ERIC Number: ED242999
Record Type: RIE
Publication Date: 1983-Nov-19
Reference Count: 0
Cohort and Gender Differences in Measures of Self-Esteem among Members of Three Generational Families.
Barber, Clifton E.; Turner, Joseph G.
Although self-esteem (SE) has been studied across the life span and across social groups, few studies have focused on the changes in self-esteem within a social group. To investigate the cohort and gender differences in SE in three-generational families (child, parent, grandparent generations), 6 members of 47 families (282 individuals) completed questionnaires assessing two operationalized factors of SE, i.e., power and worth. Each subject completed a modified semantic differential scale five times, to compare him/herself with each of the other five family members (adolescent siblings, parents, and grandparents). An analysis of the results showed that for all cohorts and both sexes, measures of worth were more stable across familial significant others than were measures of power. The parent generation was highest in stability of SE, while the younger generation was lowest in stability. The power dimension of SE reflected societal stereotypes, with fathers and grandfathers ranking the highest in the power dimension and female adolescents ranking the lowest in power. Since these results suggest that the middle generation father is the most influential member within intergenerational relationships, therapeutic intervention may wish to focus on his function and role, as a basis for group dynamic changes. (BL)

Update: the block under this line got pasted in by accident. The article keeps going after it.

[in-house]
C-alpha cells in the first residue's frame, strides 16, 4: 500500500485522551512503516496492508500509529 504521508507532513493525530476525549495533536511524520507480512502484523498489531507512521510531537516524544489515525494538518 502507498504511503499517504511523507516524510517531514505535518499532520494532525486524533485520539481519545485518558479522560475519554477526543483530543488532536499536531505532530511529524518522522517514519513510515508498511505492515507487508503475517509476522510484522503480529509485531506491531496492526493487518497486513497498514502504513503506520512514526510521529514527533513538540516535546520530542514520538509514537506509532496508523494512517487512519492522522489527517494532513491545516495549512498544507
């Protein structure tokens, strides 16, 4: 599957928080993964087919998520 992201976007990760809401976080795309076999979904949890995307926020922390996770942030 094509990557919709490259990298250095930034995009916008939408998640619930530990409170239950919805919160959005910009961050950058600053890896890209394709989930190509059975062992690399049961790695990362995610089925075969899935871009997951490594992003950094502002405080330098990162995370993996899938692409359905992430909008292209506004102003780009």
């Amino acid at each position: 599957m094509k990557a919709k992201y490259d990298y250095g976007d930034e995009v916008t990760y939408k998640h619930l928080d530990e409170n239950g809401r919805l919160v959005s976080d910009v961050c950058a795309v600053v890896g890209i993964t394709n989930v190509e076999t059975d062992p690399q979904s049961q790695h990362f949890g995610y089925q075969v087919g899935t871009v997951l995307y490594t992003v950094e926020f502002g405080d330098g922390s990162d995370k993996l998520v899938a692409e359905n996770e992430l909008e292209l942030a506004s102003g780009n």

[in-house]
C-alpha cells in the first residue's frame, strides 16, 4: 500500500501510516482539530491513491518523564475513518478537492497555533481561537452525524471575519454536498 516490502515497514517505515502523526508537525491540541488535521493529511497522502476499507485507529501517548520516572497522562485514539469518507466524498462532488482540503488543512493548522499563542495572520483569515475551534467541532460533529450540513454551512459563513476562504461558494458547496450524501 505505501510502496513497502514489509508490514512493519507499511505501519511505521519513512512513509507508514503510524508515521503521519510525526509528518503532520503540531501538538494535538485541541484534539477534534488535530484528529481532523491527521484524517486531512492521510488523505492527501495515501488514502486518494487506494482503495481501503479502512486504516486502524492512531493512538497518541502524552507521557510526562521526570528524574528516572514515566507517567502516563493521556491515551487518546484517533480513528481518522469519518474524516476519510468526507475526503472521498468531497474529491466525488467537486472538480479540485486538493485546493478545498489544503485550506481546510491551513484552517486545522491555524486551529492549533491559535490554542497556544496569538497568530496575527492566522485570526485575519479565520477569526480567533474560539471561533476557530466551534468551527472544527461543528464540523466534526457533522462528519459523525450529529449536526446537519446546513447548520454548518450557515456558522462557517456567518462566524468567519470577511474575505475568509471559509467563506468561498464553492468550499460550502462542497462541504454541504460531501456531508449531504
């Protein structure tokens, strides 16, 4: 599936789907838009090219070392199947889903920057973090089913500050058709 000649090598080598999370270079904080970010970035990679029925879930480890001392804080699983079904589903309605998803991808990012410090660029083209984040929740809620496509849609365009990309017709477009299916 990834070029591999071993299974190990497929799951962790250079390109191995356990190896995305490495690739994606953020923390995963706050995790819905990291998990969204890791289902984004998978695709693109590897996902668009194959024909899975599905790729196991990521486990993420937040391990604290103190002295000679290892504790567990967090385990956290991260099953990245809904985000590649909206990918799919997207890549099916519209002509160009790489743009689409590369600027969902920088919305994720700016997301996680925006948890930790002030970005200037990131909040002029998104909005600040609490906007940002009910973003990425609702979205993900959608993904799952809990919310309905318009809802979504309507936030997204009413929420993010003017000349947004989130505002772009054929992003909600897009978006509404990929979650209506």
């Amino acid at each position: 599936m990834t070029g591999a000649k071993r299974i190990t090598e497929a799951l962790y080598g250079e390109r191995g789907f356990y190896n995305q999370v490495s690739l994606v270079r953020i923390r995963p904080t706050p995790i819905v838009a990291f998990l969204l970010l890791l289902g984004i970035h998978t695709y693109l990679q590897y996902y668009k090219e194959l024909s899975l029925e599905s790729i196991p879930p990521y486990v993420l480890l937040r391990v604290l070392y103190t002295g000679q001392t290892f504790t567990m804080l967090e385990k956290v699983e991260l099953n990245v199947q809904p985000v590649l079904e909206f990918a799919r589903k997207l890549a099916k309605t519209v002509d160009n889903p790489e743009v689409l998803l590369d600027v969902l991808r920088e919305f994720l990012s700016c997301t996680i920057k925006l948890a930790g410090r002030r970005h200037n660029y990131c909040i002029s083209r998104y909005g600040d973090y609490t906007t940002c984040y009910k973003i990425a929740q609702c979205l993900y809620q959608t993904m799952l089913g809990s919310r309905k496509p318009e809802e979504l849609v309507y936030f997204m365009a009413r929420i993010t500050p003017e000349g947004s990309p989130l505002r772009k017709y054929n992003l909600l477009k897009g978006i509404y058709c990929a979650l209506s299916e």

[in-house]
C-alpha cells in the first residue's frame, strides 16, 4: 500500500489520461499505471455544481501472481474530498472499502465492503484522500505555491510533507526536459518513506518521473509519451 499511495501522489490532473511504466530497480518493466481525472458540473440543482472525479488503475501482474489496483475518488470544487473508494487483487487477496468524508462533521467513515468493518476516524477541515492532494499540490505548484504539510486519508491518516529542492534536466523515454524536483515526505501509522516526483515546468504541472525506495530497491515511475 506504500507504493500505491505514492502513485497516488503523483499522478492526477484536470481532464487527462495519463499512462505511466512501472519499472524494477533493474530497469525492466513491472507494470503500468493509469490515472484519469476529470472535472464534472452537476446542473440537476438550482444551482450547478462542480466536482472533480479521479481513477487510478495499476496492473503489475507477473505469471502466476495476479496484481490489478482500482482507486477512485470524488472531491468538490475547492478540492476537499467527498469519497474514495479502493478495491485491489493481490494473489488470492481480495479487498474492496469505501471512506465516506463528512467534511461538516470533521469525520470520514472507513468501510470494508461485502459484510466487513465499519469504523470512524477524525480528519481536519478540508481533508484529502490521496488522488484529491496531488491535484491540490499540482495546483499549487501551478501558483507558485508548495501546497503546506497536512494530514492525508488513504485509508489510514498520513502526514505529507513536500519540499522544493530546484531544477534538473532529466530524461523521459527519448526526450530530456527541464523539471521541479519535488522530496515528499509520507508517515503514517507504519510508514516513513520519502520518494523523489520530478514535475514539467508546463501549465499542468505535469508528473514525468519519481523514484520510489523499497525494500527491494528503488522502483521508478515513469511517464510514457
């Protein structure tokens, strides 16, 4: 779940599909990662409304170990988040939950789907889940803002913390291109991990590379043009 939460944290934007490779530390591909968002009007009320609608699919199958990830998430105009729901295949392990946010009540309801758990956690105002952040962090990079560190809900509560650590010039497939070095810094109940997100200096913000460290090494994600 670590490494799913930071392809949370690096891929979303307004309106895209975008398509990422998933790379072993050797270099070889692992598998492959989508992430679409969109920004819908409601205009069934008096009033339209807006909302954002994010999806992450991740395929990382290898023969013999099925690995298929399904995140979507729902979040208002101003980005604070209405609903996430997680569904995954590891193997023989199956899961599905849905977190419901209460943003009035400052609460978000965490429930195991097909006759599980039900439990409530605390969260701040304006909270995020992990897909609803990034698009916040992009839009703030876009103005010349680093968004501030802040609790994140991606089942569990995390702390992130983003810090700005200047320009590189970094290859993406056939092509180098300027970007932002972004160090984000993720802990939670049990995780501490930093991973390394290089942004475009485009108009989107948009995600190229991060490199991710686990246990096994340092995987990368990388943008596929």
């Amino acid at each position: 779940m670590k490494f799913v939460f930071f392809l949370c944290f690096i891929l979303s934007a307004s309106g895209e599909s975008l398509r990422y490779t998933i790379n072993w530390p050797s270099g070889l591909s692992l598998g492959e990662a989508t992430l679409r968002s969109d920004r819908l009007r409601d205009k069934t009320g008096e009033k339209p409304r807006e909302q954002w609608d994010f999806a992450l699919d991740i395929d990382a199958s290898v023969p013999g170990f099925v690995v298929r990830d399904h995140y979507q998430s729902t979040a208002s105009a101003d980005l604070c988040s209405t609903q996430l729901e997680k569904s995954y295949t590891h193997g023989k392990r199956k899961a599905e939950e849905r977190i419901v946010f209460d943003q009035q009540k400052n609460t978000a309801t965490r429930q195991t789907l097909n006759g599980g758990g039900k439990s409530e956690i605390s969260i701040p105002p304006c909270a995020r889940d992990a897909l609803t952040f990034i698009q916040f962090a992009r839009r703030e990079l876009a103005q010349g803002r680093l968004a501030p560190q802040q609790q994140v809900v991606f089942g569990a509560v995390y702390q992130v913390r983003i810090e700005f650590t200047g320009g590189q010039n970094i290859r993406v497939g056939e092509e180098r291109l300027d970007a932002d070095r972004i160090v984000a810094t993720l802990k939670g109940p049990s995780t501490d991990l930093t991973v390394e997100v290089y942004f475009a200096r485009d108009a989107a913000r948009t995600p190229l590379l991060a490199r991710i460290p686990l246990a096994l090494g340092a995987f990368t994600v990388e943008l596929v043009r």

Publication Type: Reports - Research; Speeches/Meeting Papers
Education Level: N/A
Audience: Researchers; Counselors; Practitioners
Authoring Institution: N/A
Identifiers: Multigenerational Relationship
Note: Paper presented at the Annual Scientific Meeting of the Gerontological Society (36th, San Francisco, CA, November 17-22, 1983).